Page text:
A resolution to place a sugary beverage tax on the November ballot was introduced at the Feb. 4 Board of Supervisors meeting.
The two-cents-per-ounce tax would be levied at the point of distribution, with the ultimate goal of reducing the consumption of sodas and other sugary drinks to combat obesity in San Francisco. The tax, sponsored by Supervisors Scott Wiener, Eric Mar, Malia Cohen, John Avalos, and David Chiu, is similar to a resolution made two years ago in Richmond.
But Richmond voters ultimately voted it down by 66 percent, so how’s San Francisco any different?
In 2012, the American Beverage Association hired Chuck Finnie of San Francisco public relations group BMWL and Partners. The association funded the Community Coalition Against Beverage Taxes, which reached out to Latino communities and others, saying it was a tax on the poor.
Now Finnie is back as spokesperson for Stop Unfair Beverage Taxes — Coalition for an Affordable City, here in San Francisco.
“It’s a shallow argument, that it’s a regressive tax on poor people,” said Cohen, a sponsor of the ordinance. “What is it costing poor people? Literally it’s costing them their lives.”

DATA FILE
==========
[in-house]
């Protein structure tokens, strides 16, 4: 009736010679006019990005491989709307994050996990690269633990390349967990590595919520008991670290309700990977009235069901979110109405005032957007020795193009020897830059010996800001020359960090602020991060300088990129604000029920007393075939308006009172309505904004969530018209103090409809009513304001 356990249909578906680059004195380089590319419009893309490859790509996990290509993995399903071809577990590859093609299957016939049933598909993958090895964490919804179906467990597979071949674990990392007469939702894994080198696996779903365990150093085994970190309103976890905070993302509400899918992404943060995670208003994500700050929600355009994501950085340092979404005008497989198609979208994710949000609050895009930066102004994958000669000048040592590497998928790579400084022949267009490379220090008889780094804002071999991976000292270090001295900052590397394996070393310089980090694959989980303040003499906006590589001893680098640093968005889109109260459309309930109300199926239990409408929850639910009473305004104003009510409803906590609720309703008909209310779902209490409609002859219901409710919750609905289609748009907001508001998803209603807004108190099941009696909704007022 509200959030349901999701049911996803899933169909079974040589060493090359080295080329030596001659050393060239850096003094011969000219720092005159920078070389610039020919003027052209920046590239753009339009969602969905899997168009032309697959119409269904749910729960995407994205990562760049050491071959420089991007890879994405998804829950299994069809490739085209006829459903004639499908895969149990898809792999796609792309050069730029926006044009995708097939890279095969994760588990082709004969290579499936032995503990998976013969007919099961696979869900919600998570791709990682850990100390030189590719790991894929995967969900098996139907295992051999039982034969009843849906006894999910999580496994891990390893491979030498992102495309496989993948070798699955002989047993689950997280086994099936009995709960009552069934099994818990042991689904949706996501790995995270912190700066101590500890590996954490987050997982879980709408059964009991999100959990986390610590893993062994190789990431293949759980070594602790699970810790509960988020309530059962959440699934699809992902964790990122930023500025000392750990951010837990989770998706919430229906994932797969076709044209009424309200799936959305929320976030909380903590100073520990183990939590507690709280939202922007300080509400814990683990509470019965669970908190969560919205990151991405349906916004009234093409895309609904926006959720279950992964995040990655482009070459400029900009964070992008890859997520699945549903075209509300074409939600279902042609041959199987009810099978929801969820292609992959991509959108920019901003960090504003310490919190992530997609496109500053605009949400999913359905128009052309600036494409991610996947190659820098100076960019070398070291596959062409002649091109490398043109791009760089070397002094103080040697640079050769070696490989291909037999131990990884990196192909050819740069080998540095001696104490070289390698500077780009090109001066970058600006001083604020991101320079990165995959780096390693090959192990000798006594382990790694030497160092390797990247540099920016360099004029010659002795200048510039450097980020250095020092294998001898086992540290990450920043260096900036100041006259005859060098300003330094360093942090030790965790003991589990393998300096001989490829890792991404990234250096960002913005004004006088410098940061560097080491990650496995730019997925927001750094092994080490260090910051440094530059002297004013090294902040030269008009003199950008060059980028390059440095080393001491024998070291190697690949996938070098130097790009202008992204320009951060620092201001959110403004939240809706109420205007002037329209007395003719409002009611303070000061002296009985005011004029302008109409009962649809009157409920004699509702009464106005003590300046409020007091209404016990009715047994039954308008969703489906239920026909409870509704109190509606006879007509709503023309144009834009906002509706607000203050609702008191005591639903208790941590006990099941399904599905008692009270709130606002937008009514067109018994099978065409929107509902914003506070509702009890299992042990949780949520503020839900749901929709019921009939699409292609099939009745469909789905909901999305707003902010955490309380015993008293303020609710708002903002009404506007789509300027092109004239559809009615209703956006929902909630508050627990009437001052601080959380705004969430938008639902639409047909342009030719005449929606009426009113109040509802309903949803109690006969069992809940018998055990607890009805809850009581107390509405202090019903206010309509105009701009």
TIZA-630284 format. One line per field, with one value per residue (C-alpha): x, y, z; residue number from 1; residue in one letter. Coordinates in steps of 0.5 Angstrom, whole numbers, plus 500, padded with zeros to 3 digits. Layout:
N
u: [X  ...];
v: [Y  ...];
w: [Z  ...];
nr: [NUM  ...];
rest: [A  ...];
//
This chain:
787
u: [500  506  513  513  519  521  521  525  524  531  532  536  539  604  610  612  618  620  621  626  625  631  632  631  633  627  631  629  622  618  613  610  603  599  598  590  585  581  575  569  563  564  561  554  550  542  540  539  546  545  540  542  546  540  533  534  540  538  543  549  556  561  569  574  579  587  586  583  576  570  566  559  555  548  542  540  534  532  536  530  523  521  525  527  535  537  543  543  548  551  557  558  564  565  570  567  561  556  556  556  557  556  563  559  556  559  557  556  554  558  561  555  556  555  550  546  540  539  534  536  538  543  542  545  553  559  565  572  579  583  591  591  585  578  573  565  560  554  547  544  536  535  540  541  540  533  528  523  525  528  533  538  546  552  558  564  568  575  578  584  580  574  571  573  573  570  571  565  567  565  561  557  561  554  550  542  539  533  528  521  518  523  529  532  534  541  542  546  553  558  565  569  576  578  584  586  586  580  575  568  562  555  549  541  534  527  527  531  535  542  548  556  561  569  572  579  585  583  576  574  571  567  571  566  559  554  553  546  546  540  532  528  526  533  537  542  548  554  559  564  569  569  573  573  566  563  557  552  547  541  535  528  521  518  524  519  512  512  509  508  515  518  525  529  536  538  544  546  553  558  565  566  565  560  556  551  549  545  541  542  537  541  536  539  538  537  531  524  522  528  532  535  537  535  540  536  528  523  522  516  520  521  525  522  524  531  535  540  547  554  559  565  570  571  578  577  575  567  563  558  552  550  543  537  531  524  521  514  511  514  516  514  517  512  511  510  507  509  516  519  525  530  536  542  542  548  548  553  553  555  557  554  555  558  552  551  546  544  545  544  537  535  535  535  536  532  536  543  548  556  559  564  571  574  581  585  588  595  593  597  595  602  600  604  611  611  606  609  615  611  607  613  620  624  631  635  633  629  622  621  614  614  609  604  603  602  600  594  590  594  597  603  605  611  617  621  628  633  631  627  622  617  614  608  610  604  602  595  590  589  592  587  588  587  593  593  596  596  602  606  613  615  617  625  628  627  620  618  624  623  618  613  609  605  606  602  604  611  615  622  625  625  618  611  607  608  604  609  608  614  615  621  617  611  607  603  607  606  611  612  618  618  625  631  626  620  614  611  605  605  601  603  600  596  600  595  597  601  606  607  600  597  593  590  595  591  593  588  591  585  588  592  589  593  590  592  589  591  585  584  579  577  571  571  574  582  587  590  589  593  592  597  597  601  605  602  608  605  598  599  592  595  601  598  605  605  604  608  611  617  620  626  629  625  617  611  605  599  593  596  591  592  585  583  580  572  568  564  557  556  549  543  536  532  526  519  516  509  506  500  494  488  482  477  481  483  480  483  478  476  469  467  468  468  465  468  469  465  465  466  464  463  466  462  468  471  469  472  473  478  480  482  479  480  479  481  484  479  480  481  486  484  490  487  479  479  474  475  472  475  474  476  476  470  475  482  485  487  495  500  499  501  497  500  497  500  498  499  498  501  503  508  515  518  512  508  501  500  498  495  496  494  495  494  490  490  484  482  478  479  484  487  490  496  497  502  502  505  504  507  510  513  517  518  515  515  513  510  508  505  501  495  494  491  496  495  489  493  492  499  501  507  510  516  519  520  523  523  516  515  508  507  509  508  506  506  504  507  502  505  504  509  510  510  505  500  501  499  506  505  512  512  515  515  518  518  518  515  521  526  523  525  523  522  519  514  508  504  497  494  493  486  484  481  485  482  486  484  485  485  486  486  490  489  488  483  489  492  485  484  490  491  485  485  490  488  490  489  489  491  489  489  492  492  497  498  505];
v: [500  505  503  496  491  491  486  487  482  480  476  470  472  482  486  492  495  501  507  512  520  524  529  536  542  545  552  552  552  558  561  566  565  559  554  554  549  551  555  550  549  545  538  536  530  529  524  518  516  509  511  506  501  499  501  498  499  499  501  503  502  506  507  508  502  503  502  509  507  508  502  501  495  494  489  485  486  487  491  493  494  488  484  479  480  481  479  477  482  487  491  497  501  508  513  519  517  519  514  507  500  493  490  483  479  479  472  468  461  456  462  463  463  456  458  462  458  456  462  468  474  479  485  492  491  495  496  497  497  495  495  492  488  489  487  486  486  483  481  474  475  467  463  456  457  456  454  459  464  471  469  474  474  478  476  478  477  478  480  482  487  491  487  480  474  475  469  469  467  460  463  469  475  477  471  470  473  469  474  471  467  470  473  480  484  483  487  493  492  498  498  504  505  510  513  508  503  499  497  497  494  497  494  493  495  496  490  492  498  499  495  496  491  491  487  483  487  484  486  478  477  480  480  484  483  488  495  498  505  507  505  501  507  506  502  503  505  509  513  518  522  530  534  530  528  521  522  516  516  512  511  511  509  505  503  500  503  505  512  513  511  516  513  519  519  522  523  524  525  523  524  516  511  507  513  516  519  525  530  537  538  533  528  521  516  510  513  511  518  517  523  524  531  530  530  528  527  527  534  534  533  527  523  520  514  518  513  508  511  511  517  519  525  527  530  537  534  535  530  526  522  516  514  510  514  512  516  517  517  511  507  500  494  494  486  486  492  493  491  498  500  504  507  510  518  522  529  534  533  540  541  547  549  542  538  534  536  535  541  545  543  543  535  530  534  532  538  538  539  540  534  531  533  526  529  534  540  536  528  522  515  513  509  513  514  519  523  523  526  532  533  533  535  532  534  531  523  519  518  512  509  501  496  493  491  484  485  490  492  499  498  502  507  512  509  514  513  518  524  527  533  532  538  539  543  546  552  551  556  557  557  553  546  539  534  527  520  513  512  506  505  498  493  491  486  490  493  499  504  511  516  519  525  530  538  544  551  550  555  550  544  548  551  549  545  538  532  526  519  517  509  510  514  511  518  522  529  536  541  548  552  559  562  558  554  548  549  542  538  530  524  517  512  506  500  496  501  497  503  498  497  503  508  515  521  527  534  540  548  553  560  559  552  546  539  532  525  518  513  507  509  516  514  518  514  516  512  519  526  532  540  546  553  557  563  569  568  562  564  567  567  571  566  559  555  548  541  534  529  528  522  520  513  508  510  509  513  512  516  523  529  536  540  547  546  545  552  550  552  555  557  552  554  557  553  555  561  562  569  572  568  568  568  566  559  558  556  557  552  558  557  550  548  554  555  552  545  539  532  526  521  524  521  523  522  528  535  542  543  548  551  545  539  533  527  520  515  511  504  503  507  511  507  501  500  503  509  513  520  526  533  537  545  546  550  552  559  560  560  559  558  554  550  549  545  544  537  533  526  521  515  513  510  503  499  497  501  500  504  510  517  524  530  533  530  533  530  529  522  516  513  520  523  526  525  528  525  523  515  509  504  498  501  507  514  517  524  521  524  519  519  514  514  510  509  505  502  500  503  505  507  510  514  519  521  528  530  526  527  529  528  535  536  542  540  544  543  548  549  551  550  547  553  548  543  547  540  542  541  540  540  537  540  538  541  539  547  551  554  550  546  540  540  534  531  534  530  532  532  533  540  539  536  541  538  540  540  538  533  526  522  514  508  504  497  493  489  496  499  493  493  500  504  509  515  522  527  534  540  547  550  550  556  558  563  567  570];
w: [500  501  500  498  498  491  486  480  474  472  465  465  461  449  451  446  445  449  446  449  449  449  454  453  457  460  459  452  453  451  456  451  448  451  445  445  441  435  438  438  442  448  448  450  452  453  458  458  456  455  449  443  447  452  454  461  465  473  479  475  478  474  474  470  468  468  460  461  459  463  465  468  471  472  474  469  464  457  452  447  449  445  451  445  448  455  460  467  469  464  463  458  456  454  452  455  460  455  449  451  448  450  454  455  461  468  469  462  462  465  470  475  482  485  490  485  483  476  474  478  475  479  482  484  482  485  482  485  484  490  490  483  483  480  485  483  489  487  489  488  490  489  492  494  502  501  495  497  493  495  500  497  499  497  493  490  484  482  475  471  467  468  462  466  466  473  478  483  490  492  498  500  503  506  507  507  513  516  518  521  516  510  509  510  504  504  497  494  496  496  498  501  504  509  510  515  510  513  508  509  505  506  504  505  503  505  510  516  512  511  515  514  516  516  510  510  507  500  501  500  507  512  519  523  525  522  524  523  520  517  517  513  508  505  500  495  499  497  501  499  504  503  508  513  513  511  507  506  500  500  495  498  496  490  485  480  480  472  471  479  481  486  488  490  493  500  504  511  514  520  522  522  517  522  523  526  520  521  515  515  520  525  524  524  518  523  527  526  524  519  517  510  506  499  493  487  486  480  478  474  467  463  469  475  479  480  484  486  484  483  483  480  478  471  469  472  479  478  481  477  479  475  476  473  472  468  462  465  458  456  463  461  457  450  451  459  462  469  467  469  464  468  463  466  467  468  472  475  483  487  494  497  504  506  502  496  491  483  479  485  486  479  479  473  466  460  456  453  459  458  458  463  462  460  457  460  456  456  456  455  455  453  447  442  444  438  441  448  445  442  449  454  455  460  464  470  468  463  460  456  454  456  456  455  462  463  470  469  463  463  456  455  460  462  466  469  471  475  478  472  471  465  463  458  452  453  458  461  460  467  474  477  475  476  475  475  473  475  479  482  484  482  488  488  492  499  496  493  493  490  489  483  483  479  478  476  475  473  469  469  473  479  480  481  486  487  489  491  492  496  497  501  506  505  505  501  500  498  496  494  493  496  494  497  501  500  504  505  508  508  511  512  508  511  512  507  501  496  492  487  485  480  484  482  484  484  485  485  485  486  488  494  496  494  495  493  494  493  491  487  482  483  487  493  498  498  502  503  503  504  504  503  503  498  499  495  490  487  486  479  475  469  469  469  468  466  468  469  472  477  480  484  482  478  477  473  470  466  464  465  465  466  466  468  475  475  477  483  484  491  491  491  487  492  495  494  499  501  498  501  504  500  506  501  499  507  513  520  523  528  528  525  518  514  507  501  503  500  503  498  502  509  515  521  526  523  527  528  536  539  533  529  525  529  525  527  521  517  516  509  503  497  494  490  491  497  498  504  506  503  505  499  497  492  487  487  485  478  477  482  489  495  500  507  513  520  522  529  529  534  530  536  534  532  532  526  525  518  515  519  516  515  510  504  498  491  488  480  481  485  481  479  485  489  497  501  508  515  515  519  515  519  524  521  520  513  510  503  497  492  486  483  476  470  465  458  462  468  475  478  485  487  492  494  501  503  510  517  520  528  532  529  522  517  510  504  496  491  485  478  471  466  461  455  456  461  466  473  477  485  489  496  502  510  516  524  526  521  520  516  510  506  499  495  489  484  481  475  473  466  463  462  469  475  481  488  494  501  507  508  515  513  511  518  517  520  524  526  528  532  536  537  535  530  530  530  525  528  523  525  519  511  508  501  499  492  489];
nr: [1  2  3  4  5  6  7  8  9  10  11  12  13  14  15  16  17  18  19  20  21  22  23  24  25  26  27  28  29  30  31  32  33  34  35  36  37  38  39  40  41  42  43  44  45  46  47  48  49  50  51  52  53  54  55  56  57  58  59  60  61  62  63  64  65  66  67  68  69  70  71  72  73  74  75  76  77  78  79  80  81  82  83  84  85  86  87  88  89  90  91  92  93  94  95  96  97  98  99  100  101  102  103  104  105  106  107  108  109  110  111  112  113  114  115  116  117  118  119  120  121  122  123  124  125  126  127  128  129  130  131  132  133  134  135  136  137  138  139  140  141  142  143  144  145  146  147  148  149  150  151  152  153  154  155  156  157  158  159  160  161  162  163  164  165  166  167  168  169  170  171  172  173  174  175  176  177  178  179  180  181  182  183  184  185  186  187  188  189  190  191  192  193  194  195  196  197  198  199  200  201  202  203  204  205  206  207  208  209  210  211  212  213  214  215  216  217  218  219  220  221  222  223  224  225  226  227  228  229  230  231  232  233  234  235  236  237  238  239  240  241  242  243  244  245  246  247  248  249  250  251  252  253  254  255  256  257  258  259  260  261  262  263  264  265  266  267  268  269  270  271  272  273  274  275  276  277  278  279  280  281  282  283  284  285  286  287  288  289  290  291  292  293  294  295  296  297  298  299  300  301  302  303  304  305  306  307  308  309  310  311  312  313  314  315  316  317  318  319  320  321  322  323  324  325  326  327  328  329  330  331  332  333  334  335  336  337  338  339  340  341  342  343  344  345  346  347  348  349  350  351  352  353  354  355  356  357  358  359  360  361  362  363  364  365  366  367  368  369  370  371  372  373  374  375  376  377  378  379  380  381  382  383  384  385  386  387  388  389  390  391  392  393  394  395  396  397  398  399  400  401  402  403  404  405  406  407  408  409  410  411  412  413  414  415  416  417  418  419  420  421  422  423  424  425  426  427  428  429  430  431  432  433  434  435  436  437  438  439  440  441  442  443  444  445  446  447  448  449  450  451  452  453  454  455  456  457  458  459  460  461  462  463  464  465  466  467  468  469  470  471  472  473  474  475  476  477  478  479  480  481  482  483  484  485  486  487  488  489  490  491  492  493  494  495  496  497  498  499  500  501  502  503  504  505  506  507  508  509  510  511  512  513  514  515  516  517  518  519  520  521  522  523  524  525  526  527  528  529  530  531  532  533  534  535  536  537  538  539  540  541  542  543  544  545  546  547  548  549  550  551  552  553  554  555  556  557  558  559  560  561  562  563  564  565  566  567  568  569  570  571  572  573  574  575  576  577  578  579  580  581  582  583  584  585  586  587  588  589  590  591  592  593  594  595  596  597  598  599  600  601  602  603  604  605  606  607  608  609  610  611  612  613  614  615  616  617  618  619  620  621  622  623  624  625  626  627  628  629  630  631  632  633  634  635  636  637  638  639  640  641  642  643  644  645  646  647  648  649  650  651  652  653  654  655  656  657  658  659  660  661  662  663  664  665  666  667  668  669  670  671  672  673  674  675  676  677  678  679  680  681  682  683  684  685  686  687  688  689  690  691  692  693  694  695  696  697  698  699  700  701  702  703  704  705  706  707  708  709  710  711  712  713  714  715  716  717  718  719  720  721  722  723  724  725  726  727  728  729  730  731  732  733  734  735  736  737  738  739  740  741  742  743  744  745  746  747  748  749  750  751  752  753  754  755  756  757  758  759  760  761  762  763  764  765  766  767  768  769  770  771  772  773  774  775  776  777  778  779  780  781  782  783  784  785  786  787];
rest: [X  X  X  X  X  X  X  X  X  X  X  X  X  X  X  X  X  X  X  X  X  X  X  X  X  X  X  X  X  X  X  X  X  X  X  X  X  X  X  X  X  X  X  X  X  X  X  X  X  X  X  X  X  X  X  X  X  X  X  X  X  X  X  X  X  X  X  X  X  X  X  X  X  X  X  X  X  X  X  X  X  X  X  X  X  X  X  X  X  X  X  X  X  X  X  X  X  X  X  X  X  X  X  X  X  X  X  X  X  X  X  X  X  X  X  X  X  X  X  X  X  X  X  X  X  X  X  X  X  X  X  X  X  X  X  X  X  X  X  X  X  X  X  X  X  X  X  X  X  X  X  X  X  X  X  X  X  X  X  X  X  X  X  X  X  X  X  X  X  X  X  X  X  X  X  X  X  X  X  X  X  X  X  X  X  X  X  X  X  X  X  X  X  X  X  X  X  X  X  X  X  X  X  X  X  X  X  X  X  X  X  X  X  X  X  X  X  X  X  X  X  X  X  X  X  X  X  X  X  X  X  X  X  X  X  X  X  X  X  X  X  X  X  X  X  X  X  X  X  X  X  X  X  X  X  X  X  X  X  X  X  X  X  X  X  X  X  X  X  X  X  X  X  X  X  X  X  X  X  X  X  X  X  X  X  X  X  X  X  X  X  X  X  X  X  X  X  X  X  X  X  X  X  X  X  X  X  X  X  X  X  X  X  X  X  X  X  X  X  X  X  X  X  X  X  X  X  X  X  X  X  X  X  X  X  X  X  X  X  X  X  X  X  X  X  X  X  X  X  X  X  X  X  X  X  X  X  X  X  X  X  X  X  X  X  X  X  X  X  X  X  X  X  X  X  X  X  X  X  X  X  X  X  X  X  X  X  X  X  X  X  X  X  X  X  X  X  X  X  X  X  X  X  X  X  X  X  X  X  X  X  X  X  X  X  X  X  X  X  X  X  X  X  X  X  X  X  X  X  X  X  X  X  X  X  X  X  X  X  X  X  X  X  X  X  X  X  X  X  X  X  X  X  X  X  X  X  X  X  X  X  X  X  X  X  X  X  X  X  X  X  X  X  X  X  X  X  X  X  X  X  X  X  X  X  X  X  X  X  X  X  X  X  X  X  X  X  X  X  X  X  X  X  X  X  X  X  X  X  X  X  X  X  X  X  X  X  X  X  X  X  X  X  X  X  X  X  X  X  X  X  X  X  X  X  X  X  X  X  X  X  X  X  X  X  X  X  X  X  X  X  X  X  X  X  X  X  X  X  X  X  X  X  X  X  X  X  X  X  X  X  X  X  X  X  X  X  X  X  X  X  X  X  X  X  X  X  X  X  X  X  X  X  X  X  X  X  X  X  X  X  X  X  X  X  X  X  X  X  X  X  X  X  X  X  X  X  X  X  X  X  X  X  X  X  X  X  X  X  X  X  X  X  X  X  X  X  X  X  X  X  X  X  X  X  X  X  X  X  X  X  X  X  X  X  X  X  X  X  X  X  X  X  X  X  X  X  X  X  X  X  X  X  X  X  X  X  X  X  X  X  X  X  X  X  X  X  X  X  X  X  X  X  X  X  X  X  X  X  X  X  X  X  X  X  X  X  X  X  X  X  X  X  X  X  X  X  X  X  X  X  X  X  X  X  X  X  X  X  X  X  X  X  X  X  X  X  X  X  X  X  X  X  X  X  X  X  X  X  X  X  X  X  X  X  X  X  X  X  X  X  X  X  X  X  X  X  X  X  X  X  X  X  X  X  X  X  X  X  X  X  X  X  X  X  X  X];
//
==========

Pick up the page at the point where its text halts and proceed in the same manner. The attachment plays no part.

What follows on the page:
Jeff Ritterman, a cardiologist and former Richmond City Council member, was a lead proponent of the Measure N campaign in 2012. He’s another actor from that campaign who’s back now too, helping the supervisors craft their new strategy.
Last time around they were outspent, Ritterman admits. But campaign money is only one way San Francisco is taking a different tack in the upcoming sugar battle.
The supervisors are also proposing to dedicate the estimated $30 million in revenue that the tax will generate to a specific purpose. The funding would be divided between the SFUSD, the Department of Public Health, and the Recreation and Park Department for a mix of outdoor activities and nutrition education. In contrast, Measure N left allocation of new funding open-ended.
In Richmond, “they told people on the telephone I’d use it for trips around the world. It got as crazy as that,” Ritterman said. “You get more support when you show you’ll use it for children’s health and physical activity.”
Since the use of tax funds collected was a major concern for Finnie’s group last time around, now that it’s been addressed he should be happy, right?
“No,” Finnie told the Guardian, flatly. “We disagree that singling out sugar sweetened beverages for special taxation has any merit whatsoever.”